Plaintiffs retained Philip Russ to analyze the nature and extent of the cGMP violations at the Cidra Plant during the Relevant Period. See Pls.’ Resp. in Opp’n to Def.’s Daubert Mot. (Pls.’ Opp’n) 2. Russ is the owner and president of Innovative Consultants GXP, which “provides a range of regulatory compliance and quality assurance services to clients in the pharmaceutical, medical device, and biologics industry.” GSK’s Mot. to Exclude Expert Test. of Phillip Russ, Drs. David Kessler, Matthew Perri, Stephen Schondelmeyer, and Rena Conti (GSK Mot.) Ex. 3, at 4. Russ has twenty-three years of experience in the pharmaceutical, medical device, and biologics industry, focusing on the regulatory compliance aspects of developing and managing quality management systems and cGMP compliance. See Id . Russ’s report evaluates “the extent to which manufacturing at the [Cidra Plant] was in material violation of 21 U.S.C. § 351.” Id. at 3. Russ’s report is based upon a review of (1) cGMP records of compliance activities; (2) FDA inspection results; (3) GSK’s internal audits; (4) internal GSK emails and other correspondence and memoranda related to the Quality Management System (QMS) at the Cidra Plant; and (5) the observations of Quantic Regulatory Services, the third-party expert engaged by GSK to evaluate cGMP compliance at the Cidra Plant as a result of a Consent Decree entered into between GSK and the FDA. Id. at 3-4. After review of these documents, Russ concluded “all products manufactured at the Cidra Plant between 2000 and 2005 were materially non-compliant with cGMPs and lacked the assurance of conformance to their represented properties.” Id. at 105.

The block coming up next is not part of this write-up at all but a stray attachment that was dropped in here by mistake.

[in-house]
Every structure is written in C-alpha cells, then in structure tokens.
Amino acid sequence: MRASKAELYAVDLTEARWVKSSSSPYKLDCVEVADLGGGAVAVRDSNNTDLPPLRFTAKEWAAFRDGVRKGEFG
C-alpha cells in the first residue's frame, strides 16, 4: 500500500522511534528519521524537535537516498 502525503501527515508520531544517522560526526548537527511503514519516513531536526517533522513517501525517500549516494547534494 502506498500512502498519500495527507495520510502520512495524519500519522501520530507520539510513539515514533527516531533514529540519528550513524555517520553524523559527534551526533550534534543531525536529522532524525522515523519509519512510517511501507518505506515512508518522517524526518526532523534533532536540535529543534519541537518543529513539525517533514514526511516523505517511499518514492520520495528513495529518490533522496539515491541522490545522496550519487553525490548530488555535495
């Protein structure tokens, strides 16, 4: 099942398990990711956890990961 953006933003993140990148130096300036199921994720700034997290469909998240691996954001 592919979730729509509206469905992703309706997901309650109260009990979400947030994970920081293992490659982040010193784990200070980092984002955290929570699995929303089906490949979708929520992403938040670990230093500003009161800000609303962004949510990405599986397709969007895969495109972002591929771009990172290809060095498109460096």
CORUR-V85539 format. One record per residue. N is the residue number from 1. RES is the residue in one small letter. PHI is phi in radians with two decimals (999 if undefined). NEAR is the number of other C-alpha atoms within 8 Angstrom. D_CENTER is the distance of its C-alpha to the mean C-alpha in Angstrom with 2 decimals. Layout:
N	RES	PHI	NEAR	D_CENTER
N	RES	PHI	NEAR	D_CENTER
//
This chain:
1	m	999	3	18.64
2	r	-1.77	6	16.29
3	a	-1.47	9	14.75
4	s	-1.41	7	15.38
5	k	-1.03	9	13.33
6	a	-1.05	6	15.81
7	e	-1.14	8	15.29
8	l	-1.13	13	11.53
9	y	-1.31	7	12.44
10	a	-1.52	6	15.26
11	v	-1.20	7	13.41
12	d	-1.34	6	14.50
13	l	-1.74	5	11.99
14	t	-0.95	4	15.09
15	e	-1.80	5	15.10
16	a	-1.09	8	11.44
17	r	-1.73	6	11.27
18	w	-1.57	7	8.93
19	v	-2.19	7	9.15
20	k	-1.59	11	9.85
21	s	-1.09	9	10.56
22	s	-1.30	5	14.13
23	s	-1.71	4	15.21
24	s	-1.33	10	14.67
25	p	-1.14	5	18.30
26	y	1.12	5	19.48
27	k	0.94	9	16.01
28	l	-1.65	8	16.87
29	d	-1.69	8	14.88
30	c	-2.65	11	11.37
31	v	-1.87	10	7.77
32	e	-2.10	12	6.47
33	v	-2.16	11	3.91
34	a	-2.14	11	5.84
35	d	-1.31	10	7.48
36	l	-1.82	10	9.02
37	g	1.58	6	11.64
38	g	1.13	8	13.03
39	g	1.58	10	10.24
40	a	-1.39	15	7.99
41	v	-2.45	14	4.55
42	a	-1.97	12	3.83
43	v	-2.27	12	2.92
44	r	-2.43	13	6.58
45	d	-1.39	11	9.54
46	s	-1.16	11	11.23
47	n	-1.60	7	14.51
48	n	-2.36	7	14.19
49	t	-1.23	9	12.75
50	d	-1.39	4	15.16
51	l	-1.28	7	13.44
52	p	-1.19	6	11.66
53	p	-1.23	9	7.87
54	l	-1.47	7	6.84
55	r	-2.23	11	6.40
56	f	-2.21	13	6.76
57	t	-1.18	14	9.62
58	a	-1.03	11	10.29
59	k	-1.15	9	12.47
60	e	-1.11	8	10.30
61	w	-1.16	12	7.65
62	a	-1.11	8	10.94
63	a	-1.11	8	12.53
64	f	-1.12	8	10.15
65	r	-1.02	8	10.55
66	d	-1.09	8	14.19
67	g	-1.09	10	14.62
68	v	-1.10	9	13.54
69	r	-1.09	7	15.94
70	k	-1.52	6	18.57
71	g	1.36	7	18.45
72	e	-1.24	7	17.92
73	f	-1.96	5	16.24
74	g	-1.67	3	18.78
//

Plaintiffs retained David A. Kessler, M.D., as an expert on cGMP regulations and cGMP compliance. Dr. Kessler was FDA Commissioner from 1990 until 1997. See Id . Ex. 7, at ¶ 2 As the FDA Commissioner, Dr. Kessler oversaw the FDA’s promulgation and implementation of proposed and finalized regulations concerning cGMPs for pharmaceuticals. See Id . at ¶ 5-7. Dr. Kessler’s expert report opines on four central questions: (1) “[w]hy is compliance with cGMPs important?”; (2) “[w]hy are a drug manufacturer’s responsibilities with regard to cGMP compliance?”; (3) “[f]rom a regulatory point of view, what types of cGMP violations can have a ‘material impact’ on a drug?”; (4) “[i]f specific drugs are recalled from the market or seized from a plant because they violate cGMPs, what conclusions can be drawn as to whether other drugs at the same plant are cGMP compliant?” id. at ¶ 11(a)-(d). Dr. Kessler opines that (A) cGMP compliance is important “because it assures that what a drug manufacturer says is in a drug is actually in the drug;” id. at ¶ 12, (B) drug manufacturers “[can]not sell products that fall below the represented standards, ” id. at ¶ 28, and must “investigate, understand, and correct quality deviations, ” id. at ¶ 30, (C) there “are three categories of cGMP violations that can have a ‘material impact’ on a drug, ” id. at ¶ 35, and (D) “[t]he fact that specific drug products are recalled from the market or seized from a plant because they violate cGMPs does not mean that other drugs are cGMP-compliant, ” id. at ¶ 43.